Families of the Sonoran Desert

Nature Reflects the Circle of Life in Saguaros

By Eddie Rodieck

We all know how important having family nearby can be in providing protection, love, and warmth. The role of family is reflected daily right here in the Sonoran Desert in the life cycle of the gentle giants known as the saguaro cactus. If you look closely, you can see families grow and fall together quietly through the years as one of nature’s truly spectacular wonders.

Saguaros, which only grow in the Sonoran Desert, take a very long time to grow and are so slow growing that they typically only reach between 1-1.5 inches in the first 8 years of their life. Through pollination by birds, young saguaro will sometimes begin growing in clusters, spending the early stages of their life cycle hidden under the protective shade of an Ironwood, Palo Verde, or Mesquite tree. These trees, known as “Nurse Trees,” give the young saguaros the protection they need to begin life just as a mother does with its own young.

Protected from the harsh sun and heat of the desert in sheltered groups, these young cacti grow strong together. Unlike the solitary saguaros that we normally see, these saguaros often thrive as a member of a family with the protection offered by its nurse tree.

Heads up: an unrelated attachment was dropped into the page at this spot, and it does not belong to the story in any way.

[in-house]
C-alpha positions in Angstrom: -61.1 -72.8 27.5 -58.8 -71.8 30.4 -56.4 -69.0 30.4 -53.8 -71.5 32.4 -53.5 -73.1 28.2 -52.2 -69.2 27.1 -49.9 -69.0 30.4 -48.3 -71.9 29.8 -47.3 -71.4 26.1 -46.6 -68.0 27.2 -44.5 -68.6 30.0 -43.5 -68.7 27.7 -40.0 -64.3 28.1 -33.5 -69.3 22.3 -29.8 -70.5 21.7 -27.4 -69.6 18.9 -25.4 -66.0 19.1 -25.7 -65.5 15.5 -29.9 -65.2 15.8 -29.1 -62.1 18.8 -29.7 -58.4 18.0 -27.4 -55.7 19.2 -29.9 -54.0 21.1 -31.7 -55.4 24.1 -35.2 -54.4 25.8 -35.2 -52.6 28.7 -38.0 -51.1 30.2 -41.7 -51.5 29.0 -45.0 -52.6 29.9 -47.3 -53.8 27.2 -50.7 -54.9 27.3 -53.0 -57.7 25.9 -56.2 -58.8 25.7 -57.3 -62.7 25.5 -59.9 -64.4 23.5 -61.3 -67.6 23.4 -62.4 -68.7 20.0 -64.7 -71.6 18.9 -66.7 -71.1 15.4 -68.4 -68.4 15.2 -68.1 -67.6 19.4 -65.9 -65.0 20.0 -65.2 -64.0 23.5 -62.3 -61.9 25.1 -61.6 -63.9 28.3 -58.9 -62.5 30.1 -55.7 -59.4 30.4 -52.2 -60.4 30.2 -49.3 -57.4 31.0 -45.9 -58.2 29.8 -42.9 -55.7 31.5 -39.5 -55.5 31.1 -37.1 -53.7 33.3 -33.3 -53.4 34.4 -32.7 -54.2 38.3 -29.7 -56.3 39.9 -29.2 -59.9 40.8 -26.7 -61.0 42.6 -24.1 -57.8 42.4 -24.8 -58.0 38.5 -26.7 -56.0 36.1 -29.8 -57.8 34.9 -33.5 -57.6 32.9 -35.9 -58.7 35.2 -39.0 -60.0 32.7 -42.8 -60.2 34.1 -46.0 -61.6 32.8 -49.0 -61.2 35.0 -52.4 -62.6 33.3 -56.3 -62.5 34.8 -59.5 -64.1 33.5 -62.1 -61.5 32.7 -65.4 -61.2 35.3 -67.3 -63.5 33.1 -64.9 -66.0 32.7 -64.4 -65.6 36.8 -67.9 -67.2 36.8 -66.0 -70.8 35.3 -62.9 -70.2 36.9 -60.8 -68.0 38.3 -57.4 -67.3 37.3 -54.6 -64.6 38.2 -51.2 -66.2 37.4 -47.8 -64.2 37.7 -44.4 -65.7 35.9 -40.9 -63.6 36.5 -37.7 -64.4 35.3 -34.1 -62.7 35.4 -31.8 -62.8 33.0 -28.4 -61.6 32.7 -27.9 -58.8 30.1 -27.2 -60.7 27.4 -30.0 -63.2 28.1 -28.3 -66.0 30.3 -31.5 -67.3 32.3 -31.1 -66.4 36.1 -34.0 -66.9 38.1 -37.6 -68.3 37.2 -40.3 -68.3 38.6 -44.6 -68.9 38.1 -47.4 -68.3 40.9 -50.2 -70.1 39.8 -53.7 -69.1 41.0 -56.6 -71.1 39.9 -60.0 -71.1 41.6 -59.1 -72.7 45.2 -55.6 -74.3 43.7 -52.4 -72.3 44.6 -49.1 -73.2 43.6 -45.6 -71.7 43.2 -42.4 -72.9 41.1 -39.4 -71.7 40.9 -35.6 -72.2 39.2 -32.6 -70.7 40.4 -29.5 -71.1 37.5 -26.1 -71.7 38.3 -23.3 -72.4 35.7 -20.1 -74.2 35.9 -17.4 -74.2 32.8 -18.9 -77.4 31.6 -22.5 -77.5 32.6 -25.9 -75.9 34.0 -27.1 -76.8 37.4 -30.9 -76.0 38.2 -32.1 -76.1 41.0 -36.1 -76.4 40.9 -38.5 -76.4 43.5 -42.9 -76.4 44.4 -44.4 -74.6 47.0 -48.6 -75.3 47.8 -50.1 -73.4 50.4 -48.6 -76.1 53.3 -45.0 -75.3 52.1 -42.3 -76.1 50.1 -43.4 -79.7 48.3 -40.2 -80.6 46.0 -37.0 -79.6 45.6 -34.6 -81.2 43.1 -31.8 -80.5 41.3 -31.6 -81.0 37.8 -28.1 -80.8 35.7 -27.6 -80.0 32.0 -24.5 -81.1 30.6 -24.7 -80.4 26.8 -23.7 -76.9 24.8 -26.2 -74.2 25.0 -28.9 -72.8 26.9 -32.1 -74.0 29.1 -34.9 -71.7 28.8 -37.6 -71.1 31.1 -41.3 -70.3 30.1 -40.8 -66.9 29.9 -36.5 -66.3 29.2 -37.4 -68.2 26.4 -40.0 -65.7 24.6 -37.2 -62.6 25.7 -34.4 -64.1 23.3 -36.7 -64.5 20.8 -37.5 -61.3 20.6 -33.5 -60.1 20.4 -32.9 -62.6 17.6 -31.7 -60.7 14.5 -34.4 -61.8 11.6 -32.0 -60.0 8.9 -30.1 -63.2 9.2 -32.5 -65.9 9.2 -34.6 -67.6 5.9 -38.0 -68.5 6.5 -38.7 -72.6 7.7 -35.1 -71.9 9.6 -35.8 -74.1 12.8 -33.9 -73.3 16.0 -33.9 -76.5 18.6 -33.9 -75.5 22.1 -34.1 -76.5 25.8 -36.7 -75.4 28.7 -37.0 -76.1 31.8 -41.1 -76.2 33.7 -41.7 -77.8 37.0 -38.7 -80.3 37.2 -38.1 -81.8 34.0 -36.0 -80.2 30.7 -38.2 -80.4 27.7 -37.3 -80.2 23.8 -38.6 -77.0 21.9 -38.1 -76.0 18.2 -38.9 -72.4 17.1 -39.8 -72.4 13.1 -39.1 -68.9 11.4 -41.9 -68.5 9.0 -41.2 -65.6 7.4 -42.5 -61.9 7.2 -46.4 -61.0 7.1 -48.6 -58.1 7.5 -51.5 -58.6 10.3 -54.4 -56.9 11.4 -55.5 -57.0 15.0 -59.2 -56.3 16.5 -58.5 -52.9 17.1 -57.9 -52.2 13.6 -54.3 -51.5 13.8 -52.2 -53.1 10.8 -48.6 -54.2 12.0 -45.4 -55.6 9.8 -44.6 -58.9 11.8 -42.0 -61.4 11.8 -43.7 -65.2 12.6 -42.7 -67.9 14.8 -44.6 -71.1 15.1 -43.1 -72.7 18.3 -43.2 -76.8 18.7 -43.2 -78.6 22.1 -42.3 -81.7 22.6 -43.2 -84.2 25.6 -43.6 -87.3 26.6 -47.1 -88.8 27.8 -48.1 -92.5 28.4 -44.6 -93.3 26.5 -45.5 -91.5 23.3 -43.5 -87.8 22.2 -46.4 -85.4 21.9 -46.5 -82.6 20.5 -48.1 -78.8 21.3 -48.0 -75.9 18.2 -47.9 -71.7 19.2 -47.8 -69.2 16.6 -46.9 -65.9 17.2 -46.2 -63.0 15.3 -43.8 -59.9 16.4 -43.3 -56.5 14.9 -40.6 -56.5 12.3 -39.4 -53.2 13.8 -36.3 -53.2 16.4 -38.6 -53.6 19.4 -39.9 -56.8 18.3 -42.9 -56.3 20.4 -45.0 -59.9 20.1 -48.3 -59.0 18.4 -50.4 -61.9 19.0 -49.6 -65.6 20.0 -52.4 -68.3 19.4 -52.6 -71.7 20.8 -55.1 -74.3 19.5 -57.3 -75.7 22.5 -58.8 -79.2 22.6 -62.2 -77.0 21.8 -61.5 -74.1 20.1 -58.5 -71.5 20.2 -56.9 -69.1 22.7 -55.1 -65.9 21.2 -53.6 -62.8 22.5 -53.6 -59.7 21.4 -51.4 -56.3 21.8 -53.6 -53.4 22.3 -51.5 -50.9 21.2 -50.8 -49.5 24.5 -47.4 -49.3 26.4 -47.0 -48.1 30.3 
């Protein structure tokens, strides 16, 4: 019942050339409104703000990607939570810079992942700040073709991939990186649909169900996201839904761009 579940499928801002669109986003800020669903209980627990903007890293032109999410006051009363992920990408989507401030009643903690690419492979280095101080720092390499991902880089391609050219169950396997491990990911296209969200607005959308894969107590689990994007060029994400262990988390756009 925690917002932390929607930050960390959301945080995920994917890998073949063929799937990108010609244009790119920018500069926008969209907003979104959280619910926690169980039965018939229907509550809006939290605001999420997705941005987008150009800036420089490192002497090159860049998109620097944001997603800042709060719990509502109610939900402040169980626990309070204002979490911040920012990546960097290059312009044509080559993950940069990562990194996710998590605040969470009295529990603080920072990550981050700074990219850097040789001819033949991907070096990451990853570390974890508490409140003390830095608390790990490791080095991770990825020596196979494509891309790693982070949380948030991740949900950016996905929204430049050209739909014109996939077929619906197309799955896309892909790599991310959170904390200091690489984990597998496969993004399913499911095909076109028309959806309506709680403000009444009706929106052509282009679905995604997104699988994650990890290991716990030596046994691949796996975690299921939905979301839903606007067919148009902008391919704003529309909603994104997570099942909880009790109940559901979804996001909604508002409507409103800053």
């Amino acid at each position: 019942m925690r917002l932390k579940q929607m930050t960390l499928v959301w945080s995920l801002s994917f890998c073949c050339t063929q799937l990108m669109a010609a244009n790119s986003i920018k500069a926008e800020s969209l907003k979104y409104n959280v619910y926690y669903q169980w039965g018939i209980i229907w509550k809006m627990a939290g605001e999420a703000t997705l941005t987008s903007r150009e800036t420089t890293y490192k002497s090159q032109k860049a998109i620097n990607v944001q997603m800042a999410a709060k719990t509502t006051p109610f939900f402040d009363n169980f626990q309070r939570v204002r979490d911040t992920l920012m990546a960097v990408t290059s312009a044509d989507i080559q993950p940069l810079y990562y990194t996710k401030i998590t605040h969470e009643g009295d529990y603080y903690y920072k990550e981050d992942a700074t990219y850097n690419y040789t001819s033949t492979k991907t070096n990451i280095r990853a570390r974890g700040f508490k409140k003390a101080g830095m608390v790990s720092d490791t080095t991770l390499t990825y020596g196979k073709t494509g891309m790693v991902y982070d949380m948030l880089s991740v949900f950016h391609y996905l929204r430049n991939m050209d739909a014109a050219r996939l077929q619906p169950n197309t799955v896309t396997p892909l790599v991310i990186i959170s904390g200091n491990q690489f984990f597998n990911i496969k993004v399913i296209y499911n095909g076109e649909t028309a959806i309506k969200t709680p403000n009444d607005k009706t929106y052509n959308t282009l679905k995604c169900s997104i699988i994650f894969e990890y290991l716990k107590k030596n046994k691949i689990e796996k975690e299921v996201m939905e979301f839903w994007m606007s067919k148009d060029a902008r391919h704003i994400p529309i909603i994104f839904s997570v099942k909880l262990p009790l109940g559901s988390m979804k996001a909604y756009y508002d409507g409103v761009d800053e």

The saguaro will reach the ripe age of 35 years old before producing its first flowers and, usually between 50-70 years old, they begin their longest growth period, which is when they grow their first branch. Once they reach 125 years of age, a saguaro is considered an adult. Saguaros typically die between 150-175 years old, but some live as long as 200 years.

You may wonder what happens to these groups of saguaros as they age over time as well as their “Nurse Trees.” One need only venture into the desert to search for clustered families of saguaros to discover the answer. As you find these families standing majestically throughout our desert landscape, you can see them with the same clustered groups they began their lives with a century ago.

Often, protectively at their feet, you will see the remains of the nurse tree who once had provided them with the nurturing shade that helped them to grow and survive in the harsh Arizona sun. Like staunch sentries watching over the body of their mother, the saguaros pay homage to the tree that gave them an opportunity to grow.

From our family at Cherry Landscape to yours, may you always find yourself surrounded with the strength and love of family for many generations to come.

To learn more about the saguaro cactus or landscaping for the Sonoran Desert, contact Cherry Landscape at (520) 292-9776 or visit us online at www.cherrylandscape.com.